In cer­tain ways, Chen is no dif­fer­ent to the Amer­i­can au­thor. The for­mer sends her el­dest son to a Bri­tish in­ter­na­tional school while the younger child at­tends classes at a well-known pri­vate kinder­garten. Both sons have also been made to at­tend reg­u­lar spe­cial in­ter­est ac­tiv­i­ties in­clud­ing pi­ano classes, ice hockey train­ing ses­sions and math lessons through­out the week.

“I don’t want them to lose ground at the start. I know par­ents th­ese days are push­ing their kids to learn a va­ri­ety of skills in the top schools to en­sure they are not left be­hind,” said Chen.

This in­nate de­sire in many Chi­nese moth­ers to want their chil­dren to out­per­form oth­ers have given birth to the term “pinma”, which in English is loosely trans­lated to “mom­pe­ti­tion”. In or­der to stand out from the com­pe­ti­tion, Chen be­lieves the key lies in ver­sa­til­ity, see­ing how the ed­u­ca­tion sys­tem in China has in the past decade shifted from an ex­am­i­na­tion-ori­ented method to one that val­ues hav­ing mul­ti­ple tal­ents.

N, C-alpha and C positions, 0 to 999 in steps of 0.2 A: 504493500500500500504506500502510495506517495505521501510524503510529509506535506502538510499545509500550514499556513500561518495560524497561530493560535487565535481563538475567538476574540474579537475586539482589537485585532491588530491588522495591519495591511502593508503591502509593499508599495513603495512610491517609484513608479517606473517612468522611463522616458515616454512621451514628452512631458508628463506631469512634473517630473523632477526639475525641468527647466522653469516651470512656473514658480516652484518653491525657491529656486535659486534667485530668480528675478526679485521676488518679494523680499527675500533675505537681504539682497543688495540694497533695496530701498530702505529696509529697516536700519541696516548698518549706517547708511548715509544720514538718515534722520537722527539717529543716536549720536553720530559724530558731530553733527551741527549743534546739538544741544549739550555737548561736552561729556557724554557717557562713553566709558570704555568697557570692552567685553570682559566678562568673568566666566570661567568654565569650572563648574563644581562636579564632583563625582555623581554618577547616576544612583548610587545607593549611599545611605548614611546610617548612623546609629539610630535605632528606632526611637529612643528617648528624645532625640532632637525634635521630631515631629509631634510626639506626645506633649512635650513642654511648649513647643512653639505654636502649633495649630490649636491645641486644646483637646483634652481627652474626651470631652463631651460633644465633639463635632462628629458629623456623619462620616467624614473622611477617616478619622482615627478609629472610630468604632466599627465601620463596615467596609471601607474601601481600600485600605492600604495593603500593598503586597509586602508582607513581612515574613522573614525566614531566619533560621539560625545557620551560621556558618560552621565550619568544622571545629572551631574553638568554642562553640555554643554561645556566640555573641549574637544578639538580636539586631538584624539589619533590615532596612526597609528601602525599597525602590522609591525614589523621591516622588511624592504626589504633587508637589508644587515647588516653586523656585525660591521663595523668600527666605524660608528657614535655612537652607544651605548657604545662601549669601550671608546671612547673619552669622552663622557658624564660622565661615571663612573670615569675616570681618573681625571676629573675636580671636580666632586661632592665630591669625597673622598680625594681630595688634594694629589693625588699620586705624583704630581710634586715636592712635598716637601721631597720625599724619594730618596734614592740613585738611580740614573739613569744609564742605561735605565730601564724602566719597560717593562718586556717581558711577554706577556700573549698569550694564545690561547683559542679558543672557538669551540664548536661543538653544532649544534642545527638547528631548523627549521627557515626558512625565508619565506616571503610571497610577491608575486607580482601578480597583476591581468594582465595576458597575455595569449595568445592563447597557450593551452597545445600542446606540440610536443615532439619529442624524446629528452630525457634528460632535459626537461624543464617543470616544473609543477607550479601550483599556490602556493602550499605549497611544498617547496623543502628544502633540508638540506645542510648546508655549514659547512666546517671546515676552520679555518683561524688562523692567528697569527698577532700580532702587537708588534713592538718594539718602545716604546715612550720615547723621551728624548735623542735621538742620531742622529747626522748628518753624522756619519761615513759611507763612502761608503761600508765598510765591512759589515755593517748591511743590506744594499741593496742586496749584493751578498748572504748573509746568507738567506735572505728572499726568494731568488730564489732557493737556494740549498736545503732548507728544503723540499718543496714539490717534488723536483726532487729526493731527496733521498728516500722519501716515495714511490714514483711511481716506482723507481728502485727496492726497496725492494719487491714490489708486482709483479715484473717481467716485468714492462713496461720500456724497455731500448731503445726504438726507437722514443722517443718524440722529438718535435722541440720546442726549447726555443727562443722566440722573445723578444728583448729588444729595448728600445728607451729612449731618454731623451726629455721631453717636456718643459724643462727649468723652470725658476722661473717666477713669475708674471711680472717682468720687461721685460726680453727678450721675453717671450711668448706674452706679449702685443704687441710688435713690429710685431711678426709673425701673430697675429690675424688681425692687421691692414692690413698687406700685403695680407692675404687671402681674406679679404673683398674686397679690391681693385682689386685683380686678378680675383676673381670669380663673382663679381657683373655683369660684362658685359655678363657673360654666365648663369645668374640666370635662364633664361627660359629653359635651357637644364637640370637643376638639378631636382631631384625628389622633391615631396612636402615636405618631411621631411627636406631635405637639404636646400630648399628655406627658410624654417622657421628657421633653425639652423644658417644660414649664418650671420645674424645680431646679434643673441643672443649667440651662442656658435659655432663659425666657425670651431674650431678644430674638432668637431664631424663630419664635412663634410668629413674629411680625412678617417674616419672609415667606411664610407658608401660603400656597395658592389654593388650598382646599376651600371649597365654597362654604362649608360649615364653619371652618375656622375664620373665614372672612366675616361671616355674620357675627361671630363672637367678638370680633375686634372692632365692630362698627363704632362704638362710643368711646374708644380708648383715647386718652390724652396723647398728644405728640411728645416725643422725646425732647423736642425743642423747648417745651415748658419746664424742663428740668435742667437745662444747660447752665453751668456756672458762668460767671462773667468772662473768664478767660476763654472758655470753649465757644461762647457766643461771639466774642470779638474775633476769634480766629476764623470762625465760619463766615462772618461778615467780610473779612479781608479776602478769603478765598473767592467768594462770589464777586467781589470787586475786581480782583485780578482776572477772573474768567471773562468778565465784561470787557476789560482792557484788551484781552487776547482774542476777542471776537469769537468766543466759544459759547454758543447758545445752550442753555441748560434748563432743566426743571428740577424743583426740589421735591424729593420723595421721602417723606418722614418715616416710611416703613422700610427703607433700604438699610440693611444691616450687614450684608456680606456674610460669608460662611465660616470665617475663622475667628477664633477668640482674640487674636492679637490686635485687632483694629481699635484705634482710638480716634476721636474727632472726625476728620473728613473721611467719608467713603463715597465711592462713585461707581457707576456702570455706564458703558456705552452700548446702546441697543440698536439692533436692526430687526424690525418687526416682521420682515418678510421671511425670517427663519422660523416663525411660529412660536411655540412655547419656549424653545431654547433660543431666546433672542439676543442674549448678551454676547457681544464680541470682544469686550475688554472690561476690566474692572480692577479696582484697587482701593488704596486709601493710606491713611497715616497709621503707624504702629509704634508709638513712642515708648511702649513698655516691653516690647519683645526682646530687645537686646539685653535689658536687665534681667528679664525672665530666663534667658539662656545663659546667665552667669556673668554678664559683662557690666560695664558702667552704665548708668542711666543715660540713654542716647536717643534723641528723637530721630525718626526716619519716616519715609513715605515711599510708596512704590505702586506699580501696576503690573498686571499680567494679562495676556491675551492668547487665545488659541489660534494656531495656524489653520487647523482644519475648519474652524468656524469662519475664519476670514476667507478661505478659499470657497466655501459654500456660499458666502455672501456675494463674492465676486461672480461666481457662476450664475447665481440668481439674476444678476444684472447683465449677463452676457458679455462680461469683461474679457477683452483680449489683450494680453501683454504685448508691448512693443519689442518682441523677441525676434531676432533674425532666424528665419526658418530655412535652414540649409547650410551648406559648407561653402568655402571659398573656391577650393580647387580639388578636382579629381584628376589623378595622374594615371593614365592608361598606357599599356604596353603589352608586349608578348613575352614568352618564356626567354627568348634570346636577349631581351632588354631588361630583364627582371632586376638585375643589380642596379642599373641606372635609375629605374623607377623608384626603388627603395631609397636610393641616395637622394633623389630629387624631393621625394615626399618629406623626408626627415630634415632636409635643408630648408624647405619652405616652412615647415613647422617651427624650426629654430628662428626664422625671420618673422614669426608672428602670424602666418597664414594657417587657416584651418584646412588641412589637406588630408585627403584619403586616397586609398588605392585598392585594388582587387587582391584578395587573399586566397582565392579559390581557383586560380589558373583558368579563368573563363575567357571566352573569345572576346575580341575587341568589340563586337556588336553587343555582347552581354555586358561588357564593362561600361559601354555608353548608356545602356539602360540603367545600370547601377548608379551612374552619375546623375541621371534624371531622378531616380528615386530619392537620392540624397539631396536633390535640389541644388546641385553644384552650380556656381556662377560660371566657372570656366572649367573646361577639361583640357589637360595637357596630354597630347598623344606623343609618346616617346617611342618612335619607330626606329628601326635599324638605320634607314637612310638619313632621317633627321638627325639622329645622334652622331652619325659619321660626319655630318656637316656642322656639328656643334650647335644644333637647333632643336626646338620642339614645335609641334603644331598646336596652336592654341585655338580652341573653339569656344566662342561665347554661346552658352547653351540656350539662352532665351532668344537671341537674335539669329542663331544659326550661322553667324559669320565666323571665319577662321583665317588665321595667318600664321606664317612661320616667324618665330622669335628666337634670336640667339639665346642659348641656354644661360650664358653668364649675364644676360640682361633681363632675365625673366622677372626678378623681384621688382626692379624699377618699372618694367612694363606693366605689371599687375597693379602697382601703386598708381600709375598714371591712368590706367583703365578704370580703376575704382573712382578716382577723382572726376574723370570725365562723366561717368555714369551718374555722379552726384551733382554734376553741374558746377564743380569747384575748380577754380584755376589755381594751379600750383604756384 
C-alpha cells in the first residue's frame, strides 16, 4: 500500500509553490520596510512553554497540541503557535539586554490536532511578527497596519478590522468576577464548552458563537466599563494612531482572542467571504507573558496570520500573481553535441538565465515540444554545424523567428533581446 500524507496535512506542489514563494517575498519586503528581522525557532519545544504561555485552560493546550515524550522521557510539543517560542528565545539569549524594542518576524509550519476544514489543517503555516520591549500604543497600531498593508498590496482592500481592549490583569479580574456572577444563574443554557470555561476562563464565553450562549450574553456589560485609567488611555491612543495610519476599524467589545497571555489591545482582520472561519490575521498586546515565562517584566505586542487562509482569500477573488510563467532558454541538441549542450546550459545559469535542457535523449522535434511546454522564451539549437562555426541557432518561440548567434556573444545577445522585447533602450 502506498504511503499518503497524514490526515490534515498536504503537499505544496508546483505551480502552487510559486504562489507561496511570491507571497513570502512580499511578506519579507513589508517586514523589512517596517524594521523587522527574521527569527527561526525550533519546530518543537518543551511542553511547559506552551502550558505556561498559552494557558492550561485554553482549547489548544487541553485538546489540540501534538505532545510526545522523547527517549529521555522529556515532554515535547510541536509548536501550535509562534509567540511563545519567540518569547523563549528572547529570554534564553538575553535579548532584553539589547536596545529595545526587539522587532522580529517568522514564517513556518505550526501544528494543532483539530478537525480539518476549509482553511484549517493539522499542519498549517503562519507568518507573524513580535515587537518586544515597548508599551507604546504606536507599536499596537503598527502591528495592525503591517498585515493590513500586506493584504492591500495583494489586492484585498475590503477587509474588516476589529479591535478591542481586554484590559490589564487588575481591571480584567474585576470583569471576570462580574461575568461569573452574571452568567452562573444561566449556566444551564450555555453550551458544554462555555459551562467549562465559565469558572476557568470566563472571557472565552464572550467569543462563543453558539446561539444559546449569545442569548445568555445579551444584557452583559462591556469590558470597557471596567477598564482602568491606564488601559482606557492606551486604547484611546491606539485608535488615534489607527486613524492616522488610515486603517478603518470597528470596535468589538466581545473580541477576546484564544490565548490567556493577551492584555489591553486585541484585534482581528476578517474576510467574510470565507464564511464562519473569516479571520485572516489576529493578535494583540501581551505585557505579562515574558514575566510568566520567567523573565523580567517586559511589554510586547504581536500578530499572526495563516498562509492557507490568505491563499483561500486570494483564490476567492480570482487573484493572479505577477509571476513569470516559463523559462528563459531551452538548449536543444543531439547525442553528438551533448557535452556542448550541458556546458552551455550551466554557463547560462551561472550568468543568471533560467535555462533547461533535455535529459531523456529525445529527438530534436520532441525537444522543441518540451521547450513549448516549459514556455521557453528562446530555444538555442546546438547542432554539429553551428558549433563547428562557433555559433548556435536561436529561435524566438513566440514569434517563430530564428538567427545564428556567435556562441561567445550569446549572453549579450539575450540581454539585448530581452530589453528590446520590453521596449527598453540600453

She added that moth­ers to­day must not only be able to carry out tra­di­tional tasks such as house­hold chores, but also be adept in teach­ing math­e­mat­ics, English gram­mar, paint­ing and learn­ing mu­si­cal in­stru­ments.

Mean­while, the role of the fa­ther in the fam­ily seems to have di­min­ished, a phe­nom­e­non which is, iron­i­cally, con­trary to the tra­di­tional model of a Chi­nese fam­ily. The pa­tri­arch used to be la­beled as the dis­ci­plinar­ian in the house­hold who would bring home the ba­con and call the shots, while the mother was of­ten as­so­ci­ated with be­ing the sub­mis­sive, dot­ing mother to their chil­dren.